I just assumed that because I was writing about what people wanted to read (namely, buying a couch), readers would find it.
It turns out it doesn’t quite work that way.
What I’ve come to understand is this: as bloggers, we often forget that between our readers and us is a whole lotta technology. And for my information to get to my reader, it must first pass through those computers via the internet and search engines.
I’ve spent some time in other countries where I didn’t know the language. As much as I wanted to express myself, because I didn’t have the right words or enough words, the other person didn’t get my message. Without a big enough vocabulary, the meaning gets lost, and the message can’t be found.
Keywords are like that. Keywords the vocabulary we use to tell the search engines what our stuff’s all about. And when we feed the search engines the right keywords, badda-bing, the reader can find our content.
[bctt tweet=”Keywords the vocabulary we use to tell the search engines what our stuff’s all about. Learn more http://bit.ly/2DOYZaT at ” username=”homebeautifully”]
Keywords Specify Our Content
We’ll talk more about how to choose “the right” keyword in an upcoming article. But for now, it’s important to know that not only do keywords define our content, they also specify it.
Remember earlier when I mentioned I wrote a few posts about buying a couch? Well sure, the keyword “couch” defined my content, but it didn’t do it with any specifics.
Even though there are over 360,000 people searching the word “couch” every month, those searchers will probably never find my content with the keyword “couch.” Why? Because that keyword doesn’t specify why my post is the right post for search engines to show. And it turns out, there’s a whole lot of content on the internet about couches. Using a poor keyword (or no keyword at all) doesn’t encourage the search engines to pick YOUR CONTENT from the sea of voices online.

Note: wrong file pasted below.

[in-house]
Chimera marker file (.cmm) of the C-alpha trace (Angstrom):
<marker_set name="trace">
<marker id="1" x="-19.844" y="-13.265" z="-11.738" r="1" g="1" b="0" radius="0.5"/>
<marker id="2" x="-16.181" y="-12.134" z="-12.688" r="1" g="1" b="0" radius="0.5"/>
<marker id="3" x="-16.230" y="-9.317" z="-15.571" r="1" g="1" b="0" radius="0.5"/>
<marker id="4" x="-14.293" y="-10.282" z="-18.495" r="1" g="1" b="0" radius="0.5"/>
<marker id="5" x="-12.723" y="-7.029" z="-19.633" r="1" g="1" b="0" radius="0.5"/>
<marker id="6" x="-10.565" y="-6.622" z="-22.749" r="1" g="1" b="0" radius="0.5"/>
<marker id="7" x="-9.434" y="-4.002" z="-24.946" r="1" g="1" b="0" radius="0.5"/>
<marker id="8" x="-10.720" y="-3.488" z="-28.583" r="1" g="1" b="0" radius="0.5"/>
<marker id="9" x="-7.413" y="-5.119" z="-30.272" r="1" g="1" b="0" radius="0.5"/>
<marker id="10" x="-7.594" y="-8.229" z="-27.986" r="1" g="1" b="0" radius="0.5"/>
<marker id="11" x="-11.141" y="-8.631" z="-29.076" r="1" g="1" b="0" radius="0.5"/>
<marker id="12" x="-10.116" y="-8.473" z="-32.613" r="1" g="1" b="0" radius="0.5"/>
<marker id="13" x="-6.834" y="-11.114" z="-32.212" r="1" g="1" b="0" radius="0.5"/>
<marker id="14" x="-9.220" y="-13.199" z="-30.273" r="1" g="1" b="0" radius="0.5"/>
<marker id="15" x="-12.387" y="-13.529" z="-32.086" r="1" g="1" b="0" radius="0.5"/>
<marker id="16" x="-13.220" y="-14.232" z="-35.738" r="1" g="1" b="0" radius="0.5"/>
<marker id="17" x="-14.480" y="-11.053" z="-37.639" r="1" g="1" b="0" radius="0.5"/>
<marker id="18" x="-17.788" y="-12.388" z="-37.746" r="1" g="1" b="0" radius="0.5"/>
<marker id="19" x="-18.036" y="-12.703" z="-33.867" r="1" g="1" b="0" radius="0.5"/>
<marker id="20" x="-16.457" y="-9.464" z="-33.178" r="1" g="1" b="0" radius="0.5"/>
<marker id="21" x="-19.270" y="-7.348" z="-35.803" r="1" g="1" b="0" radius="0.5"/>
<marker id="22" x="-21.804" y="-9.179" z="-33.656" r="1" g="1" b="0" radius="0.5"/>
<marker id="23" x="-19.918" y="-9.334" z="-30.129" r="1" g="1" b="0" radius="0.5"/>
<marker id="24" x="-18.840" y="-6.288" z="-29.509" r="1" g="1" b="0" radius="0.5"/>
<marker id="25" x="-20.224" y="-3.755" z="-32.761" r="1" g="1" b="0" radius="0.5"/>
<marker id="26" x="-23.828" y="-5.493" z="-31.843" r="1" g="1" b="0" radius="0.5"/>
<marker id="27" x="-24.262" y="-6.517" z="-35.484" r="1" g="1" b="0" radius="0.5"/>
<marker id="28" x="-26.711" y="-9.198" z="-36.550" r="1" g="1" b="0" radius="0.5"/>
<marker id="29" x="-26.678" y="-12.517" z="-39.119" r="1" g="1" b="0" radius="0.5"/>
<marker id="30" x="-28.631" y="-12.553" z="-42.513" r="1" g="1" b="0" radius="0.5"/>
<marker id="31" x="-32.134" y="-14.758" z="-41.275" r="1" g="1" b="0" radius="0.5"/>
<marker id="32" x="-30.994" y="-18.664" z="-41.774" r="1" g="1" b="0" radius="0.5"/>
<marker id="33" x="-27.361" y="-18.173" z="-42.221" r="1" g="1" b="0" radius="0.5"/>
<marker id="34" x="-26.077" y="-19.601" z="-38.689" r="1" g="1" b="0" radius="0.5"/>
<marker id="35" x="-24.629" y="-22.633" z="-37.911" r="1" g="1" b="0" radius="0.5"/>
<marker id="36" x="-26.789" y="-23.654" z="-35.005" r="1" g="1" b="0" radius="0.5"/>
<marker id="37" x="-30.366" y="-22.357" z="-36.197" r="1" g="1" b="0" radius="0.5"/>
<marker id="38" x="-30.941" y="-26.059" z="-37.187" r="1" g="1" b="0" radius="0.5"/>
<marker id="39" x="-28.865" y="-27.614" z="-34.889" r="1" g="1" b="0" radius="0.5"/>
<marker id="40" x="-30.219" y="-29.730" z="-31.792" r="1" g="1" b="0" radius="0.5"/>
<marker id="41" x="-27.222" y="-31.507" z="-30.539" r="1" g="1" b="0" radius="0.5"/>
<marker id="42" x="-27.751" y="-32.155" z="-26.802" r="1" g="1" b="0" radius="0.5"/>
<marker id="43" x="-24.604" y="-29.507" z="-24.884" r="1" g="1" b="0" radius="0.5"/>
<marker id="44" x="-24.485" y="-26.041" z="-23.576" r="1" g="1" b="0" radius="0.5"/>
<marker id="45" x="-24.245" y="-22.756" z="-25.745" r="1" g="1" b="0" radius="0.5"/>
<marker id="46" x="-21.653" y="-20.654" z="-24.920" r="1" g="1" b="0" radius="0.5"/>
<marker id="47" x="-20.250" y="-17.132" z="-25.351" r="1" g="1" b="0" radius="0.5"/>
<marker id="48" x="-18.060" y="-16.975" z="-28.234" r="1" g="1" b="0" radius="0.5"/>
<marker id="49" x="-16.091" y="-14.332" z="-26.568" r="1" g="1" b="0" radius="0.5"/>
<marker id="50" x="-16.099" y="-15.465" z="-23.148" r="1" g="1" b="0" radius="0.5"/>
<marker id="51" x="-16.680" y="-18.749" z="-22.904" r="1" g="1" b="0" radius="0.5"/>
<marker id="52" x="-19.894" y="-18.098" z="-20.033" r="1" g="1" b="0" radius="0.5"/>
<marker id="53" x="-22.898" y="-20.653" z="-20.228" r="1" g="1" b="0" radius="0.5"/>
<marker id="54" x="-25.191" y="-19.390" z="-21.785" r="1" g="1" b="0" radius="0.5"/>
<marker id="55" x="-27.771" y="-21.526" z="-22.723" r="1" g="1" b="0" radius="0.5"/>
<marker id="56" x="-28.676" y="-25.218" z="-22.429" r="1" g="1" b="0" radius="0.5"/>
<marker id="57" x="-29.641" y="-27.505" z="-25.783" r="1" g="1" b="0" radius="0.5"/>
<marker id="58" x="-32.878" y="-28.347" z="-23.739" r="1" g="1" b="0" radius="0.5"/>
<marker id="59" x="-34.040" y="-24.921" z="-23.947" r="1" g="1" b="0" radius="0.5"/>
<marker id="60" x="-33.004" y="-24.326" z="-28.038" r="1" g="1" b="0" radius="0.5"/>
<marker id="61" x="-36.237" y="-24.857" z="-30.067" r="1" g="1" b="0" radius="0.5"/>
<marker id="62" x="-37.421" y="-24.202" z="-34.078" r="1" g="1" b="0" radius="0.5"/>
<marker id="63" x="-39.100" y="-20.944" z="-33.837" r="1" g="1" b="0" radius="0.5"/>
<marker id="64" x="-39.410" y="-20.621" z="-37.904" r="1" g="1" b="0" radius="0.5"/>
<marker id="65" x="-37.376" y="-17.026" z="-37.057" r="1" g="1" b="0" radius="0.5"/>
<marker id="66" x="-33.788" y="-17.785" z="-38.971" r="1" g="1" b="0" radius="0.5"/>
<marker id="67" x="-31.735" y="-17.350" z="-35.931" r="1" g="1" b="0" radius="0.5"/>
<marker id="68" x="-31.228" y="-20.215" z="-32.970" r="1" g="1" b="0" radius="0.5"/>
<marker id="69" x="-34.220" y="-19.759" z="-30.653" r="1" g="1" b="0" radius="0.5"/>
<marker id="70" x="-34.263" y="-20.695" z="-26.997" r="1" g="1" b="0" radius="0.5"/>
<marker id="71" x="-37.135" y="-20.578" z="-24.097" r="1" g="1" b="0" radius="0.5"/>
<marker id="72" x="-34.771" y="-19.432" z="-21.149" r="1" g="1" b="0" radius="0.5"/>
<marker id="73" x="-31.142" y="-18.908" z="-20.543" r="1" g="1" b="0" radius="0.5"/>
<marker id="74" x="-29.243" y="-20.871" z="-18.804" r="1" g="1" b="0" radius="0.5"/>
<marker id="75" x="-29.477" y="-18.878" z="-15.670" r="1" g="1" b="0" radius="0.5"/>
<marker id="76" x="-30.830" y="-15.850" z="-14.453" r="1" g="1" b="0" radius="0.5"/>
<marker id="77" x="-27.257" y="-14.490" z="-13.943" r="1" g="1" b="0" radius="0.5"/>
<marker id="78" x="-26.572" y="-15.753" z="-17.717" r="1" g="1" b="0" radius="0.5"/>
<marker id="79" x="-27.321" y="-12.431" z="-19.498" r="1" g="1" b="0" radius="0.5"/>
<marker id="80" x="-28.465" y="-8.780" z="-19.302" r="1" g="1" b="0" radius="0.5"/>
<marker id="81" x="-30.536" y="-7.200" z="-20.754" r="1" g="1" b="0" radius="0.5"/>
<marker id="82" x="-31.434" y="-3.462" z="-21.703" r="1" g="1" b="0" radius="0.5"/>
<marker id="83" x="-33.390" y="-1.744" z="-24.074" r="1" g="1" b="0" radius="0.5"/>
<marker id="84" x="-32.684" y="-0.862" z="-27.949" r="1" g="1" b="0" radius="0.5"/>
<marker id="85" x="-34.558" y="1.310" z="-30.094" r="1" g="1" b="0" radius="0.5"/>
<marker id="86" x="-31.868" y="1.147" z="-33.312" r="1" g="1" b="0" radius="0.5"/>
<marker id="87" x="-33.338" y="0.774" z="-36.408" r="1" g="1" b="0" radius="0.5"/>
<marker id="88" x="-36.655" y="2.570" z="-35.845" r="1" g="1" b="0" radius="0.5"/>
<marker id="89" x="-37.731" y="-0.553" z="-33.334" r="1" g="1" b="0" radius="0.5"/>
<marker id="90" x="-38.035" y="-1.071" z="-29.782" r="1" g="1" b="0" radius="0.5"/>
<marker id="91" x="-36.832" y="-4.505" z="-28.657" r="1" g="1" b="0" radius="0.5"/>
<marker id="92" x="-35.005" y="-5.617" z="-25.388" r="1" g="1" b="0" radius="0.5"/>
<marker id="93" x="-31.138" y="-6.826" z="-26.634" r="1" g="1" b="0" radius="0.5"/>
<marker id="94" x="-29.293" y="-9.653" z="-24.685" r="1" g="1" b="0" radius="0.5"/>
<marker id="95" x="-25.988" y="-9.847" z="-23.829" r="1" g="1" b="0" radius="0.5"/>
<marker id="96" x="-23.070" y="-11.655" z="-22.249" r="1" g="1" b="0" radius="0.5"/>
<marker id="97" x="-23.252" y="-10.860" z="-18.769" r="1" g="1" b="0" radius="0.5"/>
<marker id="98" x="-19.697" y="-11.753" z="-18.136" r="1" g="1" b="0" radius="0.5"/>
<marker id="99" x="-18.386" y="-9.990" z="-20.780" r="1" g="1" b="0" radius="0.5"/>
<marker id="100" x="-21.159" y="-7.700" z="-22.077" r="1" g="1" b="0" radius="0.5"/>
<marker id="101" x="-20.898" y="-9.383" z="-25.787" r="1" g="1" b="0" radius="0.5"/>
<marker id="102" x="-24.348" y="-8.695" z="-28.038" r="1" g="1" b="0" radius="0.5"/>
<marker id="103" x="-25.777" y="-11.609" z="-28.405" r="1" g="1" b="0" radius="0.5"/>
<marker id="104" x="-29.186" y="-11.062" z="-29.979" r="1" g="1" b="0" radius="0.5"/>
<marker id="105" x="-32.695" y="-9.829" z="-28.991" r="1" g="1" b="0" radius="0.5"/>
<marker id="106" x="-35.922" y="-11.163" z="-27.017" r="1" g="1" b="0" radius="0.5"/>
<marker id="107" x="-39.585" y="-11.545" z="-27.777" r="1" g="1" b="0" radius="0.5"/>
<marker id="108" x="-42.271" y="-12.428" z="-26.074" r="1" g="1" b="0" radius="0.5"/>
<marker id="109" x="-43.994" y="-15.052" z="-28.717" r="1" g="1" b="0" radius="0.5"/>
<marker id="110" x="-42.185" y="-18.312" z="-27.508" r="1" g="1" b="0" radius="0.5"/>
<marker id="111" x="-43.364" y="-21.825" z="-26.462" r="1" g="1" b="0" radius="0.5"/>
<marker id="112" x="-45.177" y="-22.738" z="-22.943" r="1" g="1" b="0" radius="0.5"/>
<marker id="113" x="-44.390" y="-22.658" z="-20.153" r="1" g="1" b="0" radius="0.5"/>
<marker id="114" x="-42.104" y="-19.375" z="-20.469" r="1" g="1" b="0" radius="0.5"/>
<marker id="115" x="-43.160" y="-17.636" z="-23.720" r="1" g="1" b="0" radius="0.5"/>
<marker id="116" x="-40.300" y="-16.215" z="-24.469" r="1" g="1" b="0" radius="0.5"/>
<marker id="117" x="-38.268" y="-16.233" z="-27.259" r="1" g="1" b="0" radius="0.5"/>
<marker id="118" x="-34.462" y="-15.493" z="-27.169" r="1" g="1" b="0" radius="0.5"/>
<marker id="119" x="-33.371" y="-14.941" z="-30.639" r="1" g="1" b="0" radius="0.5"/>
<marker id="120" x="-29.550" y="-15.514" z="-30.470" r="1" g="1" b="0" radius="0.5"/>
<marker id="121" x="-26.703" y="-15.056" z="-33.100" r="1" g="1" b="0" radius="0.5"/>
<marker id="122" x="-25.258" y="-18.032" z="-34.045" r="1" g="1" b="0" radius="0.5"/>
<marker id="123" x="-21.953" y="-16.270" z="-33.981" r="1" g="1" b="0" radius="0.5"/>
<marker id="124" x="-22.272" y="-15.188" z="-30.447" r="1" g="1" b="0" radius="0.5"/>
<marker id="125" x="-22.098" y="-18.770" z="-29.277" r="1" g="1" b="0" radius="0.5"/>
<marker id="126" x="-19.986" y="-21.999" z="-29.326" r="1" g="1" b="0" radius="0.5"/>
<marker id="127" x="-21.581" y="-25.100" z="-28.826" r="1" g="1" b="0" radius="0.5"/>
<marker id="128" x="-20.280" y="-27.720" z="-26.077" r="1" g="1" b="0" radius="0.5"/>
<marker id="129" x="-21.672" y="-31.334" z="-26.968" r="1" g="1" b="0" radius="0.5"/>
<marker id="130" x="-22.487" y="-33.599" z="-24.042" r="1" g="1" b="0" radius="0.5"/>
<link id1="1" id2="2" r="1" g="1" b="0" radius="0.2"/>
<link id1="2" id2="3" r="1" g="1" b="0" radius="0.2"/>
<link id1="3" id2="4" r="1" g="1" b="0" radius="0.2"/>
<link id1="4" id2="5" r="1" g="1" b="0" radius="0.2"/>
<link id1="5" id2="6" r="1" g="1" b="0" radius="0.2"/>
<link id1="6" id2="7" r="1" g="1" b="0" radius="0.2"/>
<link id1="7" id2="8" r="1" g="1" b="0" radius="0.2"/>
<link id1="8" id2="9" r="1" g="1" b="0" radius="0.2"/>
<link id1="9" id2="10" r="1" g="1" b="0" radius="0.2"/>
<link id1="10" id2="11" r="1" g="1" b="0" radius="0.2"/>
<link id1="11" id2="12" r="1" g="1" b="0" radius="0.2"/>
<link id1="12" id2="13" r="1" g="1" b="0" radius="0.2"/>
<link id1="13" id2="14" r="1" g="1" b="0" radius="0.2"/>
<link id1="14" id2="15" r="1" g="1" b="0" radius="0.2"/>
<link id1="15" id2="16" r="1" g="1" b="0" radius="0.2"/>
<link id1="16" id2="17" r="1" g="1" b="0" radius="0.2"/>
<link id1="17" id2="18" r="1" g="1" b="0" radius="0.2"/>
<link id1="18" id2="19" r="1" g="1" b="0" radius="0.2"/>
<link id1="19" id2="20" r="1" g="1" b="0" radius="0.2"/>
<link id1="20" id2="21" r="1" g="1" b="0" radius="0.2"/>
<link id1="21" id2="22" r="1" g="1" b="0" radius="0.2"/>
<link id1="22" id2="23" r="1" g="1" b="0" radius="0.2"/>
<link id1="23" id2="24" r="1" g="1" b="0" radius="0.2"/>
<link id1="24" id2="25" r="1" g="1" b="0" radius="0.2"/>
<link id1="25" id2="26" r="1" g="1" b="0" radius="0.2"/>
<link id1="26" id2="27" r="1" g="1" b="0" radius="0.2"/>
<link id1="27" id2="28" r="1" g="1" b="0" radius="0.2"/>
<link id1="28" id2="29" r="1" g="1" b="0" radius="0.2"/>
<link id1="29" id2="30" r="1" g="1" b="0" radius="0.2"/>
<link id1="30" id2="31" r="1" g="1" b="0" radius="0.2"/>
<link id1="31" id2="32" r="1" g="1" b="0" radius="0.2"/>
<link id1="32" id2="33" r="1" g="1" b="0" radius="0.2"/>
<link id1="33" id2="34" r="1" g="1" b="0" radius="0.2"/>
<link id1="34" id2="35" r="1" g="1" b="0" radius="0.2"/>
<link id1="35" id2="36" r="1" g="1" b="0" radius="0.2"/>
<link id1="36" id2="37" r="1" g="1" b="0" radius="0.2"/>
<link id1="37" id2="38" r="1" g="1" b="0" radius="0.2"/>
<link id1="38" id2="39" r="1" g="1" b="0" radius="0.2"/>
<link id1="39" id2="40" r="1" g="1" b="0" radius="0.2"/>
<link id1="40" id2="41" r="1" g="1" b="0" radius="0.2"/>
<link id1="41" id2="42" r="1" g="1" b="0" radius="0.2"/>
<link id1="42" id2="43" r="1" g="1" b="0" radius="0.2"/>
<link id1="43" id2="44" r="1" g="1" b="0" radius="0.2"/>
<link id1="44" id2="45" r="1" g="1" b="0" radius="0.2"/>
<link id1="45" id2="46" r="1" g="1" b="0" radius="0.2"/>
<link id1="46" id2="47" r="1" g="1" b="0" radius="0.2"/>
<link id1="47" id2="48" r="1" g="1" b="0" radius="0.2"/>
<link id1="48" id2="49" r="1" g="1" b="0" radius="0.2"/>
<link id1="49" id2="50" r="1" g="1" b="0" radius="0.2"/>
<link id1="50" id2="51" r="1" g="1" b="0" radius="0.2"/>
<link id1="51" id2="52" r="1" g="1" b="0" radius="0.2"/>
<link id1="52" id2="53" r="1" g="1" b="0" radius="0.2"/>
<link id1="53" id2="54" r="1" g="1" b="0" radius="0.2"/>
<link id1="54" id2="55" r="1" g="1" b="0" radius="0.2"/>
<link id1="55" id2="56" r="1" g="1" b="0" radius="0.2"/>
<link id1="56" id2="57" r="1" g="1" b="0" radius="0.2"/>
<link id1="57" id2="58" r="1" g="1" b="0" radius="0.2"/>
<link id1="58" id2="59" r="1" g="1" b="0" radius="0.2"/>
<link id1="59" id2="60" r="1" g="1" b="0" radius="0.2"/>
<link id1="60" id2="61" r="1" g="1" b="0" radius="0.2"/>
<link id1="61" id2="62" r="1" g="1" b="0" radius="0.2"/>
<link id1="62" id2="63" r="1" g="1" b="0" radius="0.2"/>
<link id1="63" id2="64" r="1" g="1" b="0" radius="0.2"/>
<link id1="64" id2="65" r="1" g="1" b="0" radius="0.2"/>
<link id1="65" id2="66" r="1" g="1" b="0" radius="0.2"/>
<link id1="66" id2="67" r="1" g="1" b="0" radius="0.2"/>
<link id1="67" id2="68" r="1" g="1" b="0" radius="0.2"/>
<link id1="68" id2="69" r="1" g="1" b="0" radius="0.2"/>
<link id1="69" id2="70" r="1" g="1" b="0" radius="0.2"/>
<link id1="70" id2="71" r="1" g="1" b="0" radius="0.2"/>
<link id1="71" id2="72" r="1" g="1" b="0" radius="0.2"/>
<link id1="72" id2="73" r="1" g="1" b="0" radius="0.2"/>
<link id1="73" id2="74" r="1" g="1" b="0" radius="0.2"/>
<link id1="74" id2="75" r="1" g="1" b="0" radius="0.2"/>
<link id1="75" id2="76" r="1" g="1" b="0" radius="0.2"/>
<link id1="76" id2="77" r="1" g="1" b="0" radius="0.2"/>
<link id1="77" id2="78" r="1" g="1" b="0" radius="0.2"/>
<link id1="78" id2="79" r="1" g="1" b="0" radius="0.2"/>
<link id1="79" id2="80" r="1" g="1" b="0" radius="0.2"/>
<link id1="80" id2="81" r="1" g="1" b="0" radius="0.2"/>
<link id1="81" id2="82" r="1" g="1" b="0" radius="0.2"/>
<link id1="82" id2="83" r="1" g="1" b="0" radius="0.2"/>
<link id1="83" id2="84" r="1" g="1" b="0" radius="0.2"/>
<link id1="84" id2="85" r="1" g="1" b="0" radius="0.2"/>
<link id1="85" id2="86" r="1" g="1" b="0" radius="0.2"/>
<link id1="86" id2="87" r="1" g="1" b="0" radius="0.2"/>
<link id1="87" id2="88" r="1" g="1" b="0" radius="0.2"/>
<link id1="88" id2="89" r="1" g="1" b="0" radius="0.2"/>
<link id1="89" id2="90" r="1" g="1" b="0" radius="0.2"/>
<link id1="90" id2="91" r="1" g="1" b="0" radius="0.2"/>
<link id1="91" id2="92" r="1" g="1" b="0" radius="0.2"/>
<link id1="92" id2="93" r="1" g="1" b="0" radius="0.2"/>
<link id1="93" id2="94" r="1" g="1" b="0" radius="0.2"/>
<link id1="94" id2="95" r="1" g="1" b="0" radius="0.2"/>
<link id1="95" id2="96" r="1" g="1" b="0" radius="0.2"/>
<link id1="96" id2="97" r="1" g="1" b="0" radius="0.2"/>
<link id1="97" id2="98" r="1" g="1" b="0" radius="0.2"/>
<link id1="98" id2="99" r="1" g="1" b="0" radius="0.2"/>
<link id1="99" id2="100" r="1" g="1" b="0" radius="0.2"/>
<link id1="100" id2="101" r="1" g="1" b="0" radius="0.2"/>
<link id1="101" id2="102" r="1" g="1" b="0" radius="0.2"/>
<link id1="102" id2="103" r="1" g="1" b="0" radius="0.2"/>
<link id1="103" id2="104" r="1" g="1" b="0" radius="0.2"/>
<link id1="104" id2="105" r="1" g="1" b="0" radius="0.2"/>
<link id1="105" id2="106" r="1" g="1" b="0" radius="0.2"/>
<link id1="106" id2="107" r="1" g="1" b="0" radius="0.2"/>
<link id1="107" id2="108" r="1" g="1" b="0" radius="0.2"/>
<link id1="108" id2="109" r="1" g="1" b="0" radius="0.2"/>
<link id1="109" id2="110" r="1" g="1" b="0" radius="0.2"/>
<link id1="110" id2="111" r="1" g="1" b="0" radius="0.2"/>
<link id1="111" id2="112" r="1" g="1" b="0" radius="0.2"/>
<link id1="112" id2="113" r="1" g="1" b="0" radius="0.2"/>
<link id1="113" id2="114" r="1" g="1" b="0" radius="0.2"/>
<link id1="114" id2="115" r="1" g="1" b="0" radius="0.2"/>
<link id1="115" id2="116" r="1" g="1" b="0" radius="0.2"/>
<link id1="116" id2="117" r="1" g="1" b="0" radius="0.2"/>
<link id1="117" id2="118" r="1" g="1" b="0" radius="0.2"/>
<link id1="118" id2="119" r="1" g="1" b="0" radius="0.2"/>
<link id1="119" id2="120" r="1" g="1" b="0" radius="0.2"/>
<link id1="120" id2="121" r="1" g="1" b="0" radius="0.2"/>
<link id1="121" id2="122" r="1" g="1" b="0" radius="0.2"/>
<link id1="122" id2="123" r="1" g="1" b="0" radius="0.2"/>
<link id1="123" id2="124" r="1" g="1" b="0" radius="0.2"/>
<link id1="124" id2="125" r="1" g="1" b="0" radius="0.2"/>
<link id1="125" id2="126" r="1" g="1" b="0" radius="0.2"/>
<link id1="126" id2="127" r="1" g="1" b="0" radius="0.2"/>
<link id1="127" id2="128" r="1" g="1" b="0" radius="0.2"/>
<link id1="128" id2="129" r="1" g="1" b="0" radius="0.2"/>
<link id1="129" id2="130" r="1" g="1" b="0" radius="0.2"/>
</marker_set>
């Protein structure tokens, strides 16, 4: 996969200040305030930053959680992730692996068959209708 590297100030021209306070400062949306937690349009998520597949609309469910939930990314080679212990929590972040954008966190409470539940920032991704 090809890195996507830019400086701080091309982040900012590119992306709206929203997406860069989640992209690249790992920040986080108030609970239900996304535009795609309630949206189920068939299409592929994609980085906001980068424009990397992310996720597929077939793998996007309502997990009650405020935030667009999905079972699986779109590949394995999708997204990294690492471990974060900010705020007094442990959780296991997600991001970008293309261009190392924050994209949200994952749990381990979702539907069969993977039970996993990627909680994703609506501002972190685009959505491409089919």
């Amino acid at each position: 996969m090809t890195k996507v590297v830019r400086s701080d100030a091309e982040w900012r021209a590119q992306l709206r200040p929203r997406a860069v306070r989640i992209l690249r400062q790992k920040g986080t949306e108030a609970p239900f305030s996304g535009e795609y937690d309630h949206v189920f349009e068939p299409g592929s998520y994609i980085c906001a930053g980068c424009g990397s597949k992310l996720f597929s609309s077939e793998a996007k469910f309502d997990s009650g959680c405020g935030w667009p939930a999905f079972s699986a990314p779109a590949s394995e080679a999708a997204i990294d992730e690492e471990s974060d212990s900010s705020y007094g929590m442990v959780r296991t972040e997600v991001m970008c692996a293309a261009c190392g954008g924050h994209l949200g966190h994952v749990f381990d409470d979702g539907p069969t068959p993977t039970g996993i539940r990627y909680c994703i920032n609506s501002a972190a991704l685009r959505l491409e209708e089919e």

Now, if I were to write a post about “L shaped couches,” I’d have a fighting chance. The search engines might show my content because I’ve used a more specific keyword that fewer people used. Another great keyword? “Convertible sofa.”
And the thing is, I care about L-shaped couches and convertible sofas. I could help people make purchasing decisions about them. By understanding how to be more specific with the right keywords, search engines are more likely to show my content. (And yours, too!)
Keywords Nourish the Dry Times
If you’re a blogger (and you probably are if you’ve read this far down the post!), chances are you spend a good deal of time marketing your content. (If you’ve been on my blog for a hot minute, you know I’m crazy passionate about Pinterest, for example. It’s the number one source of traffic for this site.)